2. I think part of the problem lies in the fact that most readers, especially if they read a lot, read up. So, for example, if a book is about people in middle school, it's mostly likely being read by people in elementary school. The readers who are in middle school generally want to read about characters that are older than them.

  3. I think it depends on whether a book is for lower middle grade-elementary level or upper middle grade like 5th-8th grade. I gravitate to the older age group. There you do have some death and heavier issues, like Percy Jackson & Harry Potter. Also like Matt said, some kids read up then. My daughter read Speak in middle school, which definitely dealt with heavy issues, but she was mature enough to handle them.

  4. Hmm. My current manuscript features religiously observant characters and racism. I wonder if that increases or decreases its chances of getting published...

  5. Mitali Perkins's books deal with race and culture. I've been thinking about this a lot lately, and I think that middle grade readers are capable of dealing with some pretty big subjects, provided they are handled in the right way. I was impressed with Angela Cerrito's THE END OF THE LINE, which deals with big issues, including war and murder, but in a way that readers of upper MG can handle it. It's a fine line, but she walked that line extremely well.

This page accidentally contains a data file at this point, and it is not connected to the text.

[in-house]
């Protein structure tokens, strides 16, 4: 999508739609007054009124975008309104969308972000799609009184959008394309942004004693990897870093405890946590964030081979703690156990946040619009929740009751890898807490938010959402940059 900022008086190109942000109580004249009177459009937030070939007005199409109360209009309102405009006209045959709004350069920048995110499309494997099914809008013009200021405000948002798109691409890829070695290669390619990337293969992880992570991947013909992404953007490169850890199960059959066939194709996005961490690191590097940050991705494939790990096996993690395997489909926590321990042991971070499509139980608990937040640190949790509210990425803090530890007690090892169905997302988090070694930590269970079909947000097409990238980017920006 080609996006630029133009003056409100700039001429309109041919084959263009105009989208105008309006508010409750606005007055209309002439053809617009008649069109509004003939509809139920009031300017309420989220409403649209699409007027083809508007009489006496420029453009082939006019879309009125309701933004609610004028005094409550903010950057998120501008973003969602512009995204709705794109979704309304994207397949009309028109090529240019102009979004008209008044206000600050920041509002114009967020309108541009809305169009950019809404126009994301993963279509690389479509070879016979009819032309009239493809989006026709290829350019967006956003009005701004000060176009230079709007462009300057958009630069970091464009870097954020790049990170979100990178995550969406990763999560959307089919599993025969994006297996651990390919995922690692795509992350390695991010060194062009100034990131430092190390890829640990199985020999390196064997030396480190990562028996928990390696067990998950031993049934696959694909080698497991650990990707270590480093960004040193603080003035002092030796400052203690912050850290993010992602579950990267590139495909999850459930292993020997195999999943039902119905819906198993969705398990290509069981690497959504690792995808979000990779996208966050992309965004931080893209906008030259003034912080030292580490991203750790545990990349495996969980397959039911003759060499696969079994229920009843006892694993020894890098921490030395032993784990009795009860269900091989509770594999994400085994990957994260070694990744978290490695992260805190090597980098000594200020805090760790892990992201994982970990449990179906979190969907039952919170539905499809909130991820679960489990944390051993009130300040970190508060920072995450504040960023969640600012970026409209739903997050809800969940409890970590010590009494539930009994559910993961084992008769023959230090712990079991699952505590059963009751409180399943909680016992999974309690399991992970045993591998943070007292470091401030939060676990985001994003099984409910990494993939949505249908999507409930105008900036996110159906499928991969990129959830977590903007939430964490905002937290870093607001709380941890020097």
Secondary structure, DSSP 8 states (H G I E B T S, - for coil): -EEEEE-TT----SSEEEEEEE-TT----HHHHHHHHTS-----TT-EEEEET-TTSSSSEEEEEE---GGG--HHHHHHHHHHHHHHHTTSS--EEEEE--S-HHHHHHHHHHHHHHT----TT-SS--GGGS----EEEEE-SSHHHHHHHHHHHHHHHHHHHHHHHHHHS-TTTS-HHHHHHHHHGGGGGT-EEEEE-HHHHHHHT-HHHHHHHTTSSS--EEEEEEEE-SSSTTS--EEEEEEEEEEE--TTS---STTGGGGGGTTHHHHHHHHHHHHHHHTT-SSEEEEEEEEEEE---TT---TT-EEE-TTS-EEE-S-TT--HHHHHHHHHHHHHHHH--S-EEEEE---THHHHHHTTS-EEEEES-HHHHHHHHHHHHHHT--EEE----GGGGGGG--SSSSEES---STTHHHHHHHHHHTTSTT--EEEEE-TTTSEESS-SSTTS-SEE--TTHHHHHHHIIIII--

6. It's not surprising that Ms. Yingling is seeing more books on poverty. it's an issue. But so is racism, sexism, obesity, and drugs. But, I know from having lived in Baltimore city, that there are middle schoolers who face these issues. Generally, kids do like reading about what to expect, but there is also the desire to escape things that are not pleasant about real life. We read to dive into another world. Sometimes, a harsher world and sometimes a better one. And sometimes one with flying brooms and magic wands. Judy Bloom books and S.E.Hinton were hugely popular for MG readers. J K Rowling and Garth Nix are, too. Bottom line, if it's a great book, it will make people read it. And make people think.

  7. Interesting list and discussion! What about mental illness - e.g. parents with depression or another type of disorder? I don't think I've seen much in MG.